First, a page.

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Attack on Mumbai Jewish Center Raises Questions About Israeli-Indian Military Ties


One of the militants who attacked a Jewish community center in the Indian city of Mumbai last November called local television during the assault to complain about Israel providing military support to India in the disputed region of Kashmir. Analysts say his complaint is one of several possible explanations of why terrorists attacked the center, known as Chabad House, alongside more high-profile targets in India's commercial capital.

The Mumbai Chabad House is unlike the other sites targeted by terrorists who attacked the city in November.

The New York-based religious movement Chabad Lubavitch runs the Jewish community center in a Mumbai residential neighborhood. By contrast, the other targets included two five-star hotels and a major train station.

The attackers who stormed the Chabad House killed six people, four of them Israeli citizens, including the rabbi and his wife who ran the center. The first indication of why it was targeted comes from one of the attackers who seized the facility.

The man who gave his name as Imran Babar called India TV on day two of the assault and listed a series of grievances, including one about Israel's army chief visiting Indian-controlled Kashmir last September.

Israeli army chief Avi Mizrahi went to the disputed region to advise India's military about fighting militants loyal to Pakistan.

Indian officials say Babar and the other Mumbai attackers were members of Lashkar-e-Taiba, or L-e-T, a Pakistan-based militant group trying to drive Indian forces out of Indian-controlled Kashmir, a Muslim majority region.

Hagai Segal is a Lecturer in Near and Middle Eastern politics at the New York University in London. He says L-e-T strongly resents Israel's military cooperation with India, which dates back to 1992, when the two countries established diplomatic relations.

"It is a very open and public relationship," he said. "But of course it is obvious how and why that would be a problem from the perspective of groups like L-e-T and for all radical Islamists within India itself but also within Pakistan."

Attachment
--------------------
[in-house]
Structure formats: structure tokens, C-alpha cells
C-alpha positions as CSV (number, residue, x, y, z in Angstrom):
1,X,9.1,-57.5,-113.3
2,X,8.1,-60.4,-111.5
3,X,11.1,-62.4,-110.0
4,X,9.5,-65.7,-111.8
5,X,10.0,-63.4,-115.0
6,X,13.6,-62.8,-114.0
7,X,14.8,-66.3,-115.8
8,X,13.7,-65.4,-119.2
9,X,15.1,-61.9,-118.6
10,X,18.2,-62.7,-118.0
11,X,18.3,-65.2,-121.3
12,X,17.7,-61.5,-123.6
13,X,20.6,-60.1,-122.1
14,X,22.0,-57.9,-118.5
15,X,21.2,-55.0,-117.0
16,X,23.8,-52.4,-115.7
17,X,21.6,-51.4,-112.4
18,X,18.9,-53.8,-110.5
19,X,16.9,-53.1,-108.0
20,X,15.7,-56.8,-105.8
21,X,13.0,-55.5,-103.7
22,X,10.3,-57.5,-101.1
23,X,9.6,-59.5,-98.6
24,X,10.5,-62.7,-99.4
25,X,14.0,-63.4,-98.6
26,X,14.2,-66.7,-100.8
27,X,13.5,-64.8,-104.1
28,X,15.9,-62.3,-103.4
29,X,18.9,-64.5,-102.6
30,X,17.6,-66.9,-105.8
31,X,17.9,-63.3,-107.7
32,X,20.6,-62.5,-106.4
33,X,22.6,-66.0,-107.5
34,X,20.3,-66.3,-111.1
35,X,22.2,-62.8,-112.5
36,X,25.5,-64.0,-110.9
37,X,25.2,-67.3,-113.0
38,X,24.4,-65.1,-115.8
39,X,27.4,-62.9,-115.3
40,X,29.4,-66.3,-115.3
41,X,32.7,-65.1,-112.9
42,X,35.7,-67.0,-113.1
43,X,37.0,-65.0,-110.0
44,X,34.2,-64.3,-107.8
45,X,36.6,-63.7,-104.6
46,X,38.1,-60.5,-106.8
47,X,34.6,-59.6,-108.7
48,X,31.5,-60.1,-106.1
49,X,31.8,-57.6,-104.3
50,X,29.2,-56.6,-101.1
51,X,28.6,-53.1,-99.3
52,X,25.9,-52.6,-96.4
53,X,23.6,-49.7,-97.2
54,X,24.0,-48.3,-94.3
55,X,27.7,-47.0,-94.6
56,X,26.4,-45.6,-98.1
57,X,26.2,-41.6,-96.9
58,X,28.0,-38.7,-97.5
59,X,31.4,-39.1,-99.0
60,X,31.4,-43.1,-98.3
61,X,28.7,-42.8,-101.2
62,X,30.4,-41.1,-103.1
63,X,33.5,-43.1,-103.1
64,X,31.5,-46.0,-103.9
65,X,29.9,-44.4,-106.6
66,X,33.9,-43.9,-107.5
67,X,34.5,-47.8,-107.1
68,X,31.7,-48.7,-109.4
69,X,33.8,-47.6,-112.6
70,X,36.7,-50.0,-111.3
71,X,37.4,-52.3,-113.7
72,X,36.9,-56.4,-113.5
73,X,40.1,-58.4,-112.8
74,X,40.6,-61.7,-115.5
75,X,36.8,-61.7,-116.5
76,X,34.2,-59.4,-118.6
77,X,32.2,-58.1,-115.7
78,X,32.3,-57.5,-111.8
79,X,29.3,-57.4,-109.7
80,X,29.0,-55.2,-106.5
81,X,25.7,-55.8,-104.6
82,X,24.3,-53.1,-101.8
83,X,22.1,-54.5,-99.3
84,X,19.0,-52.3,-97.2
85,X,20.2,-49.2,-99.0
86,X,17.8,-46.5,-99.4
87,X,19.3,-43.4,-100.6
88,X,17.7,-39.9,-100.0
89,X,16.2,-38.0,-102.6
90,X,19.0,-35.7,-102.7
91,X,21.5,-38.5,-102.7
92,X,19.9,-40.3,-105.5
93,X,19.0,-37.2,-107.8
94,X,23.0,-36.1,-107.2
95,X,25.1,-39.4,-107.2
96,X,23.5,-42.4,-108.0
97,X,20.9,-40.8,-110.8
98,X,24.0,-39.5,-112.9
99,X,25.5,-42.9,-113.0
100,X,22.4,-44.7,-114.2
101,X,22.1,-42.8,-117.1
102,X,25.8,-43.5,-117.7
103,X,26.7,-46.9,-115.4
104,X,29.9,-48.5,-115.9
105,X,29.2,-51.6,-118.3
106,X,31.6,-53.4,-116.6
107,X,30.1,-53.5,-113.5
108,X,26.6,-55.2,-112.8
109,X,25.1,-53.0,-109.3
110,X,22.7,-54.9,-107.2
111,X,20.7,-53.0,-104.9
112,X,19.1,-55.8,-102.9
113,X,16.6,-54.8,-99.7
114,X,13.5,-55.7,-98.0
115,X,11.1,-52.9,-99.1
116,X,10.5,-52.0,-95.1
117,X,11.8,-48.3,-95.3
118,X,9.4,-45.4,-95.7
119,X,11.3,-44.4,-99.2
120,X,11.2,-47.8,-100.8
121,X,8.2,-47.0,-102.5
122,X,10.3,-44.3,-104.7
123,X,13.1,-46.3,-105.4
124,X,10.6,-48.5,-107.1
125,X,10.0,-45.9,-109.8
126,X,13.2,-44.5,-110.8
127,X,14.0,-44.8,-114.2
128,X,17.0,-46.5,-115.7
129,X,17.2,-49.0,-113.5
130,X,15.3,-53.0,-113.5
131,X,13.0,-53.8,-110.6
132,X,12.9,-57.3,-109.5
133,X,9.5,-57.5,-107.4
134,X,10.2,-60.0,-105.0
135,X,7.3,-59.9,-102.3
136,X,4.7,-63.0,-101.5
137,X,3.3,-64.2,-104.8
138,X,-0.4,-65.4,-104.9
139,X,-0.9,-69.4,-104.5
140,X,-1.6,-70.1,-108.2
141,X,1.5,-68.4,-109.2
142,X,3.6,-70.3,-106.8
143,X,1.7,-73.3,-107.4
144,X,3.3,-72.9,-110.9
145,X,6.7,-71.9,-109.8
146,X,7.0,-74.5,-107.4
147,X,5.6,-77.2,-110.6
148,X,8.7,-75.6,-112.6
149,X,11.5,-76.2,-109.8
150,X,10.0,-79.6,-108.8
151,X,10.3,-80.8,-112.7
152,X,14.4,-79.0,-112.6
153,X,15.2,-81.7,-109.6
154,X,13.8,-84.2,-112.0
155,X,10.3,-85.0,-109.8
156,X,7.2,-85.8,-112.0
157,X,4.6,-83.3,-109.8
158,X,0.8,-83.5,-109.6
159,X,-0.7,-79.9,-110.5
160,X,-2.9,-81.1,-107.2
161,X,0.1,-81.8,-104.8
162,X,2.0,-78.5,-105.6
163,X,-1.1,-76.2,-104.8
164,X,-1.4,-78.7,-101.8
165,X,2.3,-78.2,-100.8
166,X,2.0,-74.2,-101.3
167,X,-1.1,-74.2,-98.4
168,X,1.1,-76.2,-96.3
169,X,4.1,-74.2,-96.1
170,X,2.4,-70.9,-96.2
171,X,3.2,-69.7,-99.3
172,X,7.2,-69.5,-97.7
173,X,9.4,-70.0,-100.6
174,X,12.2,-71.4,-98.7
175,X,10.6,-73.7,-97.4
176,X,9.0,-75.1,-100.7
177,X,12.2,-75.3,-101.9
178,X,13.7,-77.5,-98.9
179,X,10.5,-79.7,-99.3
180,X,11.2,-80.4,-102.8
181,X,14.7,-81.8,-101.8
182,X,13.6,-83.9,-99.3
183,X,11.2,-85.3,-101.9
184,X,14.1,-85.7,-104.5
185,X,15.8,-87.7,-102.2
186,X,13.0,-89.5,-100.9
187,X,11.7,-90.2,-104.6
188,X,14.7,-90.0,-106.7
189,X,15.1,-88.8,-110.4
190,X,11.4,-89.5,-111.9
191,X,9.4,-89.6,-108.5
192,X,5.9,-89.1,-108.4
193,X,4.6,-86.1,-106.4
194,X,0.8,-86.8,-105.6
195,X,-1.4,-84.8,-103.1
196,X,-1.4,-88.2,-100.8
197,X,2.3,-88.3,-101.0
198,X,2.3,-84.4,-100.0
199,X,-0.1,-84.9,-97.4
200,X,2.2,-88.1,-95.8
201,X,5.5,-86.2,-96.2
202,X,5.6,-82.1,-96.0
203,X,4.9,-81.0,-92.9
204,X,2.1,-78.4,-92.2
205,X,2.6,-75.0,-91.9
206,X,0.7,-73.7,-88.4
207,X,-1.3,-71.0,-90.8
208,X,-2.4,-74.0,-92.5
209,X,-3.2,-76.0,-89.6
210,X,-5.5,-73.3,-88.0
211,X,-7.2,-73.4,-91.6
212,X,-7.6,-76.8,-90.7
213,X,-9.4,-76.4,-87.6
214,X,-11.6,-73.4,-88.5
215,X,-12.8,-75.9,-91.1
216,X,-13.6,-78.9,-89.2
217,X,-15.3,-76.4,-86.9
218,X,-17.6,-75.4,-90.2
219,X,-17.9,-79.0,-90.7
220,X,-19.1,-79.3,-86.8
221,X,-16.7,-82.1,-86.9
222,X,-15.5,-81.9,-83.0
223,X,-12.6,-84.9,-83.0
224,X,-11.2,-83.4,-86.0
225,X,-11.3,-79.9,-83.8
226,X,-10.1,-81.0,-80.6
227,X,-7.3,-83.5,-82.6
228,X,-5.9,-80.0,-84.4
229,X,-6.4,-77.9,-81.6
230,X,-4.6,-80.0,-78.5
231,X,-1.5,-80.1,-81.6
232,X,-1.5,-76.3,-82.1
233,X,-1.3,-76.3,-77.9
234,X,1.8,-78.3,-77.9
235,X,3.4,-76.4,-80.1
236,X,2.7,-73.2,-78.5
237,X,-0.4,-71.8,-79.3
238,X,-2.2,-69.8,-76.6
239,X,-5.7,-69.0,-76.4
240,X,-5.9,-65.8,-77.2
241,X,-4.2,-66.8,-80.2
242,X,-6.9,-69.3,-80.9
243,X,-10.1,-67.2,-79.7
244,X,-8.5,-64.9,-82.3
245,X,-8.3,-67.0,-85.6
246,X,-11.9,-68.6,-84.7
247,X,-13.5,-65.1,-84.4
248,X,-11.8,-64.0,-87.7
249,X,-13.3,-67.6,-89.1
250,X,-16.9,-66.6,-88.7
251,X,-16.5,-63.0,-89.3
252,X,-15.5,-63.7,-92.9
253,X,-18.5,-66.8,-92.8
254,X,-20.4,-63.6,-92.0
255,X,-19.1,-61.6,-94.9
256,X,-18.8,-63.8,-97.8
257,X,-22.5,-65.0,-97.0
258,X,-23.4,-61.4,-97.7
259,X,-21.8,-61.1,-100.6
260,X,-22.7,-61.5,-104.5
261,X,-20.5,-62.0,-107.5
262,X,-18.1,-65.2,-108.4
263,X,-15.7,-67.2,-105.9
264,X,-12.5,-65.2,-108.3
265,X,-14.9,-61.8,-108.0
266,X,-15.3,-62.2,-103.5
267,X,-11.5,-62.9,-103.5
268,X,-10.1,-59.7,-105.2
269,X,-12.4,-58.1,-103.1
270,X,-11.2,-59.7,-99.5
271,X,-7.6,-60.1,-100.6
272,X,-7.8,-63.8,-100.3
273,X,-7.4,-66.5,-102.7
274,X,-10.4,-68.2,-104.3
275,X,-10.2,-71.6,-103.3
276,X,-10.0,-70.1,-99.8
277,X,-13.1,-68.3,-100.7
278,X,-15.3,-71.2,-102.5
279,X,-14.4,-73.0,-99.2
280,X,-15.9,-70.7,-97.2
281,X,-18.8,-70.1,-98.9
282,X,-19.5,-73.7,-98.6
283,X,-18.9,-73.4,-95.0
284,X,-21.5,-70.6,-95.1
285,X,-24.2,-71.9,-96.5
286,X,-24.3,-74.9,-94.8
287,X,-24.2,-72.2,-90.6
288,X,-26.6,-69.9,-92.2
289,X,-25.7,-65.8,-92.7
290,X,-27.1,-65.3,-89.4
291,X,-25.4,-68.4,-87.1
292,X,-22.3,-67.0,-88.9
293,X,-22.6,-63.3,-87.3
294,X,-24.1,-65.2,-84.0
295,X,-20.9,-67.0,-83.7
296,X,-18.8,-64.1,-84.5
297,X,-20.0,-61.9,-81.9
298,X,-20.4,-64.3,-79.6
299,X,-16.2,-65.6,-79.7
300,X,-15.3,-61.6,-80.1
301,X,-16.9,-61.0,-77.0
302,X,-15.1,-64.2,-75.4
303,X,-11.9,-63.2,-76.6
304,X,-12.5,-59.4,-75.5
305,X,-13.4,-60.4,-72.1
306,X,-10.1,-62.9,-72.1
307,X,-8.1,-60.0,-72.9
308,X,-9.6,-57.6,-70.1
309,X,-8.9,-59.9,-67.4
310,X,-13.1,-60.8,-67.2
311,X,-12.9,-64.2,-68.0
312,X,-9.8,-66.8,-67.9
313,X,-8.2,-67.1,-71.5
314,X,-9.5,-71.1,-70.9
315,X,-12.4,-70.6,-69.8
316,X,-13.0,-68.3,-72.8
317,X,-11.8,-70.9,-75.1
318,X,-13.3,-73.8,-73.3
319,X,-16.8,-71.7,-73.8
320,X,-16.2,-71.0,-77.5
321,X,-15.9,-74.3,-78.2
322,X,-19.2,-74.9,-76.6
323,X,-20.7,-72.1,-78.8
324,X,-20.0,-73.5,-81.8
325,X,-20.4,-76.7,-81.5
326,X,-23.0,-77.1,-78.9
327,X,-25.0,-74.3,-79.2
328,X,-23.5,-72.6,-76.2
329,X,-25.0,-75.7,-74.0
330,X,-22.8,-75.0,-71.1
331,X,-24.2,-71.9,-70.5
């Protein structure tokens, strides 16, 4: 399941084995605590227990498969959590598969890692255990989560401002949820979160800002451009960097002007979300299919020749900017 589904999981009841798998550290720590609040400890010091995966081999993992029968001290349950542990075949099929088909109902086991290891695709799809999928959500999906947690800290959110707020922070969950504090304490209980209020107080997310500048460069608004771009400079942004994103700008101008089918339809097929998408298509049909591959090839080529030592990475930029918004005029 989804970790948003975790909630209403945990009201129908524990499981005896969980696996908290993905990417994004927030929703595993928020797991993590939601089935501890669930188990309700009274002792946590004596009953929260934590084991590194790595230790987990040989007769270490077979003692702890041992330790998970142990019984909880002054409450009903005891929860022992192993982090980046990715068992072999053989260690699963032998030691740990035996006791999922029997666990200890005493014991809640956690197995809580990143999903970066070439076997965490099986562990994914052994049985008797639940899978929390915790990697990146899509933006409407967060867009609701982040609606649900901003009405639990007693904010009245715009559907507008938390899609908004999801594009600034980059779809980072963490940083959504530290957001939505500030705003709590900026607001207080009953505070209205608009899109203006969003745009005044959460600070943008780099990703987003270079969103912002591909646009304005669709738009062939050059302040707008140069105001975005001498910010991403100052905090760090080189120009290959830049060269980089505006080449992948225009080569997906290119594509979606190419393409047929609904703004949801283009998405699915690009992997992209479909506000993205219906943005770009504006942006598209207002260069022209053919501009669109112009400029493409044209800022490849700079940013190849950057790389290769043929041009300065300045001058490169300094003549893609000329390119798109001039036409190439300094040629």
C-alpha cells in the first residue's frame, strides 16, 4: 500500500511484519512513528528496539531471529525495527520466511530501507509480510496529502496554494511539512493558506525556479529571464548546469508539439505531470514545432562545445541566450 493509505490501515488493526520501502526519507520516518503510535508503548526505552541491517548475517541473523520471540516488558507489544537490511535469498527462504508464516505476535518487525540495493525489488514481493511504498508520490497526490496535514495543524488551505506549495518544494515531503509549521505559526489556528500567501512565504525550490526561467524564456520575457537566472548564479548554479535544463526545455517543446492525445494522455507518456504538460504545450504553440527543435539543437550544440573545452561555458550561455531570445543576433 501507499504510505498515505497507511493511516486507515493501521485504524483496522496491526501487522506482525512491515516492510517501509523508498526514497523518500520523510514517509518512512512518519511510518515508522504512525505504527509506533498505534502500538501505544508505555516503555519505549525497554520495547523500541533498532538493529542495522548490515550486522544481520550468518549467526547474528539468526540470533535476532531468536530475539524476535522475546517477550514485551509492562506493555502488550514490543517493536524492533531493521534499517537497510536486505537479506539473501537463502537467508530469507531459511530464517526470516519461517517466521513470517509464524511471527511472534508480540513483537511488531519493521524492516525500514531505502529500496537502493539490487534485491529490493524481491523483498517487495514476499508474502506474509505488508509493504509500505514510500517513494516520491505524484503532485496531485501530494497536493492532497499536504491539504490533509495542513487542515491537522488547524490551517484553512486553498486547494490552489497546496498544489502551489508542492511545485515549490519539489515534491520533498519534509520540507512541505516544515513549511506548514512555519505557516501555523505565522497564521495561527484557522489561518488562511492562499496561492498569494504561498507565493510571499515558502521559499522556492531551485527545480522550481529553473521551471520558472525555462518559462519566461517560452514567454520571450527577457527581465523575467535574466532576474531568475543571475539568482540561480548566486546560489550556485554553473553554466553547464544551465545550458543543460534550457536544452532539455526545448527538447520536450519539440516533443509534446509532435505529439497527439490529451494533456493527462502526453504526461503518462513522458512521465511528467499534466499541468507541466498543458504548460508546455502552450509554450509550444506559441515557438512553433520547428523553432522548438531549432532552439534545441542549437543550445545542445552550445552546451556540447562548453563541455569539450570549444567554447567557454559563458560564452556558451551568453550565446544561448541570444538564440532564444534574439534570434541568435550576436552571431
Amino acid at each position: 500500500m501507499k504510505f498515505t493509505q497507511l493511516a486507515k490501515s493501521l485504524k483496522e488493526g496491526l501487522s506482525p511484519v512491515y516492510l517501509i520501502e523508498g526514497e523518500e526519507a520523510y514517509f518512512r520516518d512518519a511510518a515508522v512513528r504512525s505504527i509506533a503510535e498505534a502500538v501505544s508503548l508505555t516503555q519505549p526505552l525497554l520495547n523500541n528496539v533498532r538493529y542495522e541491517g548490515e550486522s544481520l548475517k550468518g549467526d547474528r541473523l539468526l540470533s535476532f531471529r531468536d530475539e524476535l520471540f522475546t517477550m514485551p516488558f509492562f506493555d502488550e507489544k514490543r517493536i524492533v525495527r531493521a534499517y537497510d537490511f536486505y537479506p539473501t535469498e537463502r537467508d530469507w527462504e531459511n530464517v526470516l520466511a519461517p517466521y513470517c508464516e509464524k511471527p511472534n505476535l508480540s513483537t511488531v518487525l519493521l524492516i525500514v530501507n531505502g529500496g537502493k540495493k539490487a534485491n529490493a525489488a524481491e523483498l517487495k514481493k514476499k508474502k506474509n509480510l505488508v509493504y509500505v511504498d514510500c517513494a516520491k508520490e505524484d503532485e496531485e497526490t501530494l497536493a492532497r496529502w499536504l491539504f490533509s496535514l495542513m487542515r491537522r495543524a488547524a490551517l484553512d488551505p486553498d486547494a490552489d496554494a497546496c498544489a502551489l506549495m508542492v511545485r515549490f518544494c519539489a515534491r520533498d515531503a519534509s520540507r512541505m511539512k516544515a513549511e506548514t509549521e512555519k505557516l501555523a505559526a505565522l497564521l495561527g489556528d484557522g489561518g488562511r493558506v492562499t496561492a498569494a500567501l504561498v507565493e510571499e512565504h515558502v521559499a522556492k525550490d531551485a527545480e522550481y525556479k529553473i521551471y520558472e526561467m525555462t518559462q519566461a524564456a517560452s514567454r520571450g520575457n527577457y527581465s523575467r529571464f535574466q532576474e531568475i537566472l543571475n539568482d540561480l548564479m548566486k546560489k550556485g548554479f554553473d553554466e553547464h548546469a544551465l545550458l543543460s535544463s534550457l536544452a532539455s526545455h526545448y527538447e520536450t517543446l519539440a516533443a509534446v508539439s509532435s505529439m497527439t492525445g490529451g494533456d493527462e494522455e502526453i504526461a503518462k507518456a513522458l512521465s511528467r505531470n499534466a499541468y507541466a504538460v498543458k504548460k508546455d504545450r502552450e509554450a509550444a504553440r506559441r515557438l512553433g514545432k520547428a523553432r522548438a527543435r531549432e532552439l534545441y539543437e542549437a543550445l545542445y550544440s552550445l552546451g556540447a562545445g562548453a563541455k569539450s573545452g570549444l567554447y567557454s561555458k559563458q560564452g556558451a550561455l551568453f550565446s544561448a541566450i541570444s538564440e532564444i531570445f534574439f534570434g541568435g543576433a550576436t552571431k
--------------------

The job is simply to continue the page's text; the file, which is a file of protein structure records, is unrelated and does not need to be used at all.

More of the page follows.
Vijay Prashad, director of international studies at Trinity College in the U.S. city of Hartford, Connecticut says India is the world's largest buyer of weapons from Israel.

But he says information about Israeli weapon sales and other military assistance to India is hard to find because both sides keep it quiet.

"There are arms sales - arms sales can be tracked. You can go to arms shows, you can see what India is buying," said Prashad. "A lot of this stuff is available in government documents. But this counterterrorism relationship is very, very covert. It is a matter of just tracing who is traveling."

Prashad says India's then-Deputy Prime Minister L.K. Advani visited Israel while in office from 2002 to 2004 and spoke privately about how India could benefit from Israeli military expertise.

"There he laid out some of what he understood to be useful, for instance the building of the fence or wall on the Line of Control between India and Pakistan in Kashmir," added Prashad. "He wanted to use some of Israel's hi-technology devices - night goggles, sensory devices, things like that."

But, Segal says terrorists have been overstating the closeness of the Israeli-Indian military relationship for propaganda purposes.

"The idea that Israel's army is in Kashmir carrying out attacks or directly involved in command and control of the Indians is I think something we need to view with enormous cynicism," he said.

Another possible motive for the attack on the Chabad House mentioned by Imran Babar in his TV interview is anger over Israel's treatment of the Palestinians.

Indian media say the sole Mumbai terrorist captured alive, Mohammed Ajmal Kasab, also told police that his group wanted revenge for what he called Palestinian suffering at the hands of Israel.

Marvin Weinbaum of the Middle East Institute in Washington says L-e-T has adopted the Palestinian cause to show it is part of a broader Islamist holy war against Zionists and their allies.

He also says L-e-T is driven by a hatred of Jews, as demonstrated by the statements of its founder.

"Those remarks that Hafiz Saeed makes in his sermons - you call them anti-Semitic because he speaks about Jews, he does not just speak about Israel... so it is an attack on the Jewish religion," said Weinbaum.

India says a Pakistan-based terrorist commander told one of the Chabad House gunmen in a phone call that killing the hostages would spoil the Israel-India relationship.

Israeli officials insist that will not be the case. They say Israel's close ties with India in tourism, trade and defense will remain strong.

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